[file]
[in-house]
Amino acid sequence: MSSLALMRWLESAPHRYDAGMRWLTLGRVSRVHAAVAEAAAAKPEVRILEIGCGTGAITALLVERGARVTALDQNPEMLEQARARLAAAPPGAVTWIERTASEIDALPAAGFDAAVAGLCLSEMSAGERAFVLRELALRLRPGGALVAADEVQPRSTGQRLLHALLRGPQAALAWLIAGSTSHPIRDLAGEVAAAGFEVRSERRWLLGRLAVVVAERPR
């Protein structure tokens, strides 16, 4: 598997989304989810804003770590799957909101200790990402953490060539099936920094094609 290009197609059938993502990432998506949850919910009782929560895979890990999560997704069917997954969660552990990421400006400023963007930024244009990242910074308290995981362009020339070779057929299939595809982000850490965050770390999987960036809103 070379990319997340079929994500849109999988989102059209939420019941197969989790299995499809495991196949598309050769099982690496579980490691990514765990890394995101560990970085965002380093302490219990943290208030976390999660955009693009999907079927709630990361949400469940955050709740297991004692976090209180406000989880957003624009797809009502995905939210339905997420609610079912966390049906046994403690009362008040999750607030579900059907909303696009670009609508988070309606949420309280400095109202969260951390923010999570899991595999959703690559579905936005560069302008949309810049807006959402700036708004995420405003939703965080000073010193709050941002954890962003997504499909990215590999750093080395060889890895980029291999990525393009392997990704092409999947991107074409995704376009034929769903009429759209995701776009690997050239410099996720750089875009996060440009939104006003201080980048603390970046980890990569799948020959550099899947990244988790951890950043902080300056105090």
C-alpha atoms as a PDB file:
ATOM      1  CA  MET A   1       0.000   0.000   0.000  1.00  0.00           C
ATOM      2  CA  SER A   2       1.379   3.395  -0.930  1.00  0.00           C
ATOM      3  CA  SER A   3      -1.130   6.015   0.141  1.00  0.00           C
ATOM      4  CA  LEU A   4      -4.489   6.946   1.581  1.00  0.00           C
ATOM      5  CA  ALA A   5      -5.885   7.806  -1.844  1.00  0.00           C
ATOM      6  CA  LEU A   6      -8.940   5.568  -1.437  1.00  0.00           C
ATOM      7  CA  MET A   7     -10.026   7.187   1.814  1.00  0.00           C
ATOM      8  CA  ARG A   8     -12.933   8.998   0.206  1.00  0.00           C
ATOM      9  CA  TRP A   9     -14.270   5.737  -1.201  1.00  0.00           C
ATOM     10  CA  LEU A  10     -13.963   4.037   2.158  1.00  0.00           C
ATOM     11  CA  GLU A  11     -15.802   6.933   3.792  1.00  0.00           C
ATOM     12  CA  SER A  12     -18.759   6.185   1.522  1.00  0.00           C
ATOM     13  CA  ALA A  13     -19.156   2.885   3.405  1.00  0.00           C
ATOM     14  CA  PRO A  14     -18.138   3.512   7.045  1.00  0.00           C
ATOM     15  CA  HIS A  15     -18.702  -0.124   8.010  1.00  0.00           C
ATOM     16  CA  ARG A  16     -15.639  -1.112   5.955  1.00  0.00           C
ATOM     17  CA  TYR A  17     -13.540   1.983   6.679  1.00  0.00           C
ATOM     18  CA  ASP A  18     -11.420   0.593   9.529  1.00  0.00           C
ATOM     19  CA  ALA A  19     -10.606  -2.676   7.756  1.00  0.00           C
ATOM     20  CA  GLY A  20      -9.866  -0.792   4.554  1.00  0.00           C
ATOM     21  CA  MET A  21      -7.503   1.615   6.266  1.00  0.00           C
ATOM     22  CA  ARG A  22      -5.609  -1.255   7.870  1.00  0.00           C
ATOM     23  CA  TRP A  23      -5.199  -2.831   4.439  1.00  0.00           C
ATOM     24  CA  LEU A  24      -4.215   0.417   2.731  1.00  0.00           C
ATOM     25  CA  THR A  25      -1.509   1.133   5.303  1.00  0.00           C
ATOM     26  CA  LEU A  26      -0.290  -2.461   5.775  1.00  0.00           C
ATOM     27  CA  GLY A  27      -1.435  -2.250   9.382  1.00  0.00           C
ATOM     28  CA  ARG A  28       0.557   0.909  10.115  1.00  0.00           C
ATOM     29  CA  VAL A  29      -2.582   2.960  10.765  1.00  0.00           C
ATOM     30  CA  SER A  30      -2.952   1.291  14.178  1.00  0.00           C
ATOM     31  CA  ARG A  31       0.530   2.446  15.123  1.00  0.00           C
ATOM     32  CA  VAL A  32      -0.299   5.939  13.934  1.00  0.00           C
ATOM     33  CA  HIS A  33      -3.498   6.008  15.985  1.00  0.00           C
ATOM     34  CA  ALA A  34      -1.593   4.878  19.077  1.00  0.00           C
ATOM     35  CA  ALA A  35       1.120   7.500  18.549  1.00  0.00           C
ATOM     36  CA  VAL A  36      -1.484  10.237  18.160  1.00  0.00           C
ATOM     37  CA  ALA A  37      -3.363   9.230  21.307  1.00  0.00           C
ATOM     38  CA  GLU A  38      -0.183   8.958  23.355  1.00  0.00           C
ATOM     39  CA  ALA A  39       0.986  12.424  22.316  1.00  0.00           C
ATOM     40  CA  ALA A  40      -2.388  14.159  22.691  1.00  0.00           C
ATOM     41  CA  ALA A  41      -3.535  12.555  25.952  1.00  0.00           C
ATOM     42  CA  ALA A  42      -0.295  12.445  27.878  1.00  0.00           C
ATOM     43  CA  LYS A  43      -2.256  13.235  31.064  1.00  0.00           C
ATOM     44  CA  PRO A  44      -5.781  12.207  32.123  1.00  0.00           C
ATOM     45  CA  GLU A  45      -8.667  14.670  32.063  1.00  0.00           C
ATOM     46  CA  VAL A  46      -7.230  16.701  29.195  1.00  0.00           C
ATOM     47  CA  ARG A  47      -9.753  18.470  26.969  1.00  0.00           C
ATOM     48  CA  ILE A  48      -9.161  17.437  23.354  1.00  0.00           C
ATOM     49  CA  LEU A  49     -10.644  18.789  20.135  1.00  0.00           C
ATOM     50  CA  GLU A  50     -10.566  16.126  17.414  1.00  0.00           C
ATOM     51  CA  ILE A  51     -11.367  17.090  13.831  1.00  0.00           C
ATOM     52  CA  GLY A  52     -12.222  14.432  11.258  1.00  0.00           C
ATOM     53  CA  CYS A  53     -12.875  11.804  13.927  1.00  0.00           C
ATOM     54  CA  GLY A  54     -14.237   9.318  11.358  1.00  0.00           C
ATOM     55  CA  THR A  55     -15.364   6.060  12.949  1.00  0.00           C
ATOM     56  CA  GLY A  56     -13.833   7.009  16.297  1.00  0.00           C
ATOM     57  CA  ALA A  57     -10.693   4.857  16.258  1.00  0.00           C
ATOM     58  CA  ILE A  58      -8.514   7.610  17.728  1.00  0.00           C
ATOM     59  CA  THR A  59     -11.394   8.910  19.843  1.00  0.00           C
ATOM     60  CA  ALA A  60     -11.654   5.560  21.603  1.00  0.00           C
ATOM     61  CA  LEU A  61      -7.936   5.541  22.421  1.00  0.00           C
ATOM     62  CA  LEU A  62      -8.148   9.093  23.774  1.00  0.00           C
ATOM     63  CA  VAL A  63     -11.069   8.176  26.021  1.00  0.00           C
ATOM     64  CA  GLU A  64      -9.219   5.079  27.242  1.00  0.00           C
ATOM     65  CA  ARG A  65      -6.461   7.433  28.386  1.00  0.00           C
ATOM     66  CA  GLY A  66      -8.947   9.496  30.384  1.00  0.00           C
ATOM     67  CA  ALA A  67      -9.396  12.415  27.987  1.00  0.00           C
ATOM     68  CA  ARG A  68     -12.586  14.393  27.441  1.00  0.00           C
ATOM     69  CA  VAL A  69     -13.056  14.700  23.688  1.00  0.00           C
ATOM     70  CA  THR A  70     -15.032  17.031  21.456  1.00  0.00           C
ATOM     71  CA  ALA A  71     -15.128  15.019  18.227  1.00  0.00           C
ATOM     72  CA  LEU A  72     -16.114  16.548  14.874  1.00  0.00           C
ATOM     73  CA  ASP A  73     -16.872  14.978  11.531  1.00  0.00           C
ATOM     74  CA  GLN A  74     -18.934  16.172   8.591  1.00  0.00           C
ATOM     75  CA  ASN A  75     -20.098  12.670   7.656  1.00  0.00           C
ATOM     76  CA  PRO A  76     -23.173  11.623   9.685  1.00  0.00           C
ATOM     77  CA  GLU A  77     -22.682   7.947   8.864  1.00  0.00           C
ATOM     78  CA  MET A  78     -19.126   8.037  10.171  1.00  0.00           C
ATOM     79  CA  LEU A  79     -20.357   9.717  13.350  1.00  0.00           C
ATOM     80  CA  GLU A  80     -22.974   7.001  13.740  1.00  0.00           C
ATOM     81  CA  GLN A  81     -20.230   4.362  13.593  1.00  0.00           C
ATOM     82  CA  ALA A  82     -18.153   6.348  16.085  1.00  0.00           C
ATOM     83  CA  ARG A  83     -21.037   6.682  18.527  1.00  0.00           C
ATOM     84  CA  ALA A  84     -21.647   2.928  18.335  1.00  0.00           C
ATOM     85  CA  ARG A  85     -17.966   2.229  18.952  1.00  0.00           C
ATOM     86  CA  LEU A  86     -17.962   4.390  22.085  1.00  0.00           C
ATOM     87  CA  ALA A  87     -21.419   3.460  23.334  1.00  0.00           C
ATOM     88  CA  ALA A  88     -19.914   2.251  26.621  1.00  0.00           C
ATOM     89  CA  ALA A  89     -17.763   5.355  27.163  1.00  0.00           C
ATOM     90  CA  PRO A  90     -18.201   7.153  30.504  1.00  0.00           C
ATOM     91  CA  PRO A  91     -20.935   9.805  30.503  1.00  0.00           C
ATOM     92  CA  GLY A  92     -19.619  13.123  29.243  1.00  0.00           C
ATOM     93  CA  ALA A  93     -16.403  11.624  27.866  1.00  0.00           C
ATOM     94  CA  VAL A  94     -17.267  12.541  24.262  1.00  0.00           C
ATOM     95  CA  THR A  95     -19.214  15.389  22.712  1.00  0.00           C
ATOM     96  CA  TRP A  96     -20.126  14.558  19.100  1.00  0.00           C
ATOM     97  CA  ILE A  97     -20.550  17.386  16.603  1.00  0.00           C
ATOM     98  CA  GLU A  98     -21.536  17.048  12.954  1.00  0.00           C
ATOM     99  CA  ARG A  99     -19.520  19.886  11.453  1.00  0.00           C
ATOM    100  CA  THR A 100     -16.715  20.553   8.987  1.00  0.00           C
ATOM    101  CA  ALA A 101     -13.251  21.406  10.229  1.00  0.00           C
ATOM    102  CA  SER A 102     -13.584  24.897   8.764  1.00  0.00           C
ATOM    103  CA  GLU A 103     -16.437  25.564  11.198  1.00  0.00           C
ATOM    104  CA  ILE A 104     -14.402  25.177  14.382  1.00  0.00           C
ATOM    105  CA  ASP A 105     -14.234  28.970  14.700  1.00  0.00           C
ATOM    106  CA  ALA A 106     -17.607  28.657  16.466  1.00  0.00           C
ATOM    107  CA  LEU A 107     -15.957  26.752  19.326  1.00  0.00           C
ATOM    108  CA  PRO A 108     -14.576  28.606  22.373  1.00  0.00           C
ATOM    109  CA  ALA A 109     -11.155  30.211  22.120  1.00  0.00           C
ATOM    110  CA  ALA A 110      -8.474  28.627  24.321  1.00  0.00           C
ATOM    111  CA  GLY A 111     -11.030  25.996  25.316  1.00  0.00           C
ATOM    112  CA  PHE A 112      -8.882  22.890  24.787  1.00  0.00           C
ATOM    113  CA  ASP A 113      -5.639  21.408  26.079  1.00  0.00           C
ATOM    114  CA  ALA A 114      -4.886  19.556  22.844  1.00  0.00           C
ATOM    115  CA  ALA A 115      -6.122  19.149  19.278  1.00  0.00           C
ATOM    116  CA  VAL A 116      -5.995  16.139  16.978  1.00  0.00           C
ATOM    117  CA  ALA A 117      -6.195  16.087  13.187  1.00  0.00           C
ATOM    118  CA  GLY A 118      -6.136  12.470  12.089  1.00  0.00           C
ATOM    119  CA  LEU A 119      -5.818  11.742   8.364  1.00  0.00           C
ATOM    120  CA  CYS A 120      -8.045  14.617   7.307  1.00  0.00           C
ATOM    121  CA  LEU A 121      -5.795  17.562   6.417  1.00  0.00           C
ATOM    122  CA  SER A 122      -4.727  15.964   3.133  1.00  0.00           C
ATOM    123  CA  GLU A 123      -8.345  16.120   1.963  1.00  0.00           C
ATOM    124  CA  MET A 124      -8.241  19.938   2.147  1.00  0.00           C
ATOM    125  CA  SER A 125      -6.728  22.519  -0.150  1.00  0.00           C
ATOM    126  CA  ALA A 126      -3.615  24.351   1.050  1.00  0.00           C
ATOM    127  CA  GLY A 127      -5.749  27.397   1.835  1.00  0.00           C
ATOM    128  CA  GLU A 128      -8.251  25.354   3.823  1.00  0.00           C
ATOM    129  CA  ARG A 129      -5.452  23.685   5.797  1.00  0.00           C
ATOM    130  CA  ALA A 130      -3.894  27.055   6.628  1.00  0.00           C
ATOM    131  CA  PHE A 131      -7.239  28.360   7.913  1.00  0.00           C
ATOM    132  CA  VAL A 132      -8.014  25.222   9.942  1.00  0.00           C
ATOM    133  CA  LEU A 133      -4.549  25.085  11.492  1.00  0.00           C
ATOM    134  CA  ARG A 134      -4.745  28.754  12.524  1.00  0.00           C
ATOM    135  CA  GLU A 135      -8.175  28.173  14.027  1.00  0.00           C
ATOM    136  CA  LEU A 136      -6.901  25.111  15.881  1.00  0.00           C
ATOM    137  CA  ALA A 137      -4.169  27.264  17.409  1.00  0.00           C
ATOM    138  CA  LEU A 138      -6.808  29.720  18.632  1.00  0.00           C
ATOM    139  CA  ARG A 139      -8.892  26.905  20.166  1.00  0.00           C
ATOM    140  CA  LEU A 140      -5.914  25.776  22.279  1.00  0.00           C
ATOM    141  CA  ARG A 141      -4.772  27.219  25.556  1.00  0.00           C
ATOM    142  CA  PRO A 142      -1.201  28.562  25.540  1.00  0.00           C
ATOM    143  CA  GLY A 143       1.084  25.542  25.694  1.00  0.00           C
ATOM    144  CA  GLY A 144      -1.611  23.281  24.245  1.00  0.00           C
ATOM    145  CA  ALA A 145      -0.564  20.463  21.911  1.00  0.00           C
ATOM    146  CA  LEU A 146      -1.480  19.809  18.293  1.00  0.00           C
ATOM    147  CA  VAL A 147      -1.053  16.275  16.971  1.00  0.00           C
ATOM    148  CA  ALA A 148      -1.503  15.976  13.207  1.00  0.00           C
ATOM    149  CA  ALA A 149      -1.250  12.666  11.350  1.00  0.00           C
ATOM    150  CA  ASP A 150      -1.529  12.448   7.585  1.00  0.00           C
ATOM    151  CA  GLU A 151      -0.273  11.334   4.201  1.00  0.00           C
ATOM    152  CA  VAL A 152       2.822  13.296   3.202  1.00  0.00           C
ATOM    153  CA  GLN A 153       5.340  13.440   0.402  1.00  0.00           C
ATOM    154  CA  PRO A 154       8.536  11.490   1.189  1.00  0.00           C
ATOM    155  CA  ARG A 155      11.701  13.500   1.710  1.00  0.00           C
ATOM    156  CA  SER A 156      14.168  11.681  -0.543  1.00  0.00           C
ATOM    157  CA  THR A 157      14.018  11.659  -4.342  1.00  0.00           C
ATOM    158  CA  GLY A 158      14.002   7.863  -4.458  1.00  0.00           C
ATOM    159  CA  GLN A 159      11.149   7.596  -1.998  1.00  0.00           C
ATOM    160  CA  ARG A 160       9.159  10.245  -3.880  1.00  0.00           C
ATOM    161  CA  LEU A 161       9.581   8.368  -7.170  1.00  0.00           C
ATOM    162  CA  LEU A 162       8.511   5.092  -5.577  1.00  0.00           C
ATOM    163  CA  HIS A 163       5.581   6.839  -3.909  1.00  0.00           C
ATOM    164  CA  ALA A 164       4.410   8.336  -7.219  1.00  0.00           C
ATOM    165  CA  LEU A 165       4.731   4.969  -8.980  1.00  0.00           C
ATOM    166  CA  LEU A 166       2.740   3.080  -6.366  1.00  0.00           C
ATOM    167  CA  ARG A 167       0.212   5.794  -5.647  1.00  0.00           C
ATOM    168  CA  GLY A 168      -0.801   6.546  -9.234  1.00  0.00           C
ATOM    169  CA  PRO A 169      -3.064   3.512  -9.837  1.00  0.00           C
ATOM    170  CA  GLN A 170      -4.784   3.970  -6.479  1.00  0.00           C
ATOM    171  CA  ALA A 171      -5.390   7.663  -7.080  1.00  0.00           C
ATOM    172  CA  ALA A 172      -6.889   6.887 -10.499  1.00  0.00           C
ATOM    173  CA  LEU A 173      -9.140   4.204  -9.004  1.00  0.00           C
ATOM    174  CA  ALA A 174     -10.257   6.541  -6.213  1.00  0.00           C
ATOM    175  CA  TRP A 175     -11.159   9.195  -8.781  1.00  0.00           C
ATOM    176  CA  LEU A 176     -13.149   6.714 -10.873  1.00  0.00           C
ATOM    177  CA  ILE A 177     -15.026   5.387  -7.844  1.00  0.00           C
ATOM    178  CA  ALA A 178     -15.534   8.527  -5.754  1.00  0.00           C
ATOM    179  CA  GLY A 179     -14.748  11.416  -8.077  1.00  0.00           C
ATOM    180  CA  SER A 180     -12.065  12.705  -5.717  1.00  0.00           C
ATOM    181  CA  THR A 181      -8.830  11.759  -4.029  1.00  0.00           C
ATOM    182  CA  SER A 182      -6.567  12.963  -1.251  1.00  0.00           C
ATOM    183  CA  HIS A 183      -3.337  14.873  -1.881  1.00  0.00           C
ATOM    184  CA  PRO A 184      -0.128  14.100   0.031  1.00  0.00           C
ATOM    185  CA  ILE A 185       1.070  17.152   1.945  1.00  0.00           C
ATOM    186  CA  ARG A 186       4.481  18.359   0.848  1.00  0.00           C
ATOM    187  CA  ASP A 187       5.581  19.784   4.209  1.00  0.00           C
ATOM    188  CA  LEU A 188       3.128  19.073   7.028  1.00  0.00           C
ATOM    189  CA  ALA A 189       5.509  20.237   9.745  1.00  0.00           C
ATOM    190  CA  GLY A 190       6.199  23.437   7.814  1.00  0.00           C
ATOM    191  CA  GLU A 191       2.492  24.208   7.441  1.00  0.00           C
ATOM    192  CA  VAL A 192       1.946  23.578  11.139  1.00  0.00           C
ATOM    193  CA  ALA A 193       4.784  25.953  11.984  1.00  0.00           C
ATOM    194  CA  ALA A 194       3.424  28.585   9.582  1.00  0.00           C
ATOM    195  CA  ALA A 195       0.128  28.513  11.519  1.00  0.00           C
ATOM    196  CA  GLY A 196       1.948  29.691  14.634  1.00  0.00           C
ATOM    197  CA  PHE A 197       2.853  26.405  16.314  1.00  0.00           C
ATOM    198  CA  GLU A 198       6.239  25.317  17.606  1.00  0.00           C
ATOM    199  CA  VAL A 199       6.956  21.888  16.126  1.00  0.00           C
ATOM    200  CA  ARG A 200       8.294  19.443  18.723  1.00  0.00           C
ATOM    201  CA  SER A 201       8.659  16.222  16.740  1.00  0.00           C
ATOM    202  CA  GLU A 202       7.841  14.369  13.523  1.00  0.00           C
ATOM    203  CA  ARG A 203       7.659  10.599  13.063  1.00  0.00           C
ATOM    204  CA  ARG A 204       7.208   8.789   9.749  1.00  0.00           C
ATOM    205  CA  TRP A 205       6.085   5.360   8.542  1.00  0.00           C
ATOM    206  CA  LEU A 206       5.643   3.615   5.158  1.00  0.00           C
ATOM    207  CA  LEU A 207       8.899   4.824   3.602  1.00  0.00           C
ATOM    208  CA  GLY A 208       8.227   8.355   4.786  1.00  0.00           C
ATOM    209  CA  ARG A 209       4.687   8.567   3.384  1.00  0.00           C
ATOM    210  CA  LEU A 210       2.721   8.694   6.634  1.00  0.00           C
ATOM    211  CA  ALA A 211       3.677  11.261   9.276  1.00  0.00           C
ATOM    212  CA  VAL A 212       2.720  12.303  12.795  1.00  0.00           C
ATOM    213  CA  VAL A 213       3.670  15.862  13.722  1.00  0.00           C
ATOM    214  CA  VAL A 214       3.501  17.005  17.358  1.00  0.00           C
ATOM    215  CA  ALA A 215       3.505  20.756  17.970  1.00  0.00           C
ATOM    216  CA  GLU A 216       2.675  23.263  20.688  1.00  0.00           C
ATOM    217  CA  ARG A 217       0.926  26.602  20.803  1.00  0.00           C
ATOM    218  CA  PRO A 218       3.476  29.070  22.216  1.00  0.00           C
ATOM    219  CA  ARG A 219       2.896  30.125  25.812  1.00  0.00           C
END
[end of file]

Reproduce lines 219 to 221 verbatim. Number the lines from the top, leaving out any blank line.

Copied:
ATOM    215  CA  ALA A 215       3.505  20.756  17.970  1.00  0.00           C
ATOM    216  CA  GLU A 216       2.675  23.263  20.688  1.00  0.00           C
ATOM    217  CA  ARG A 217       0.926  26.602  20.803  1.00  0.00           C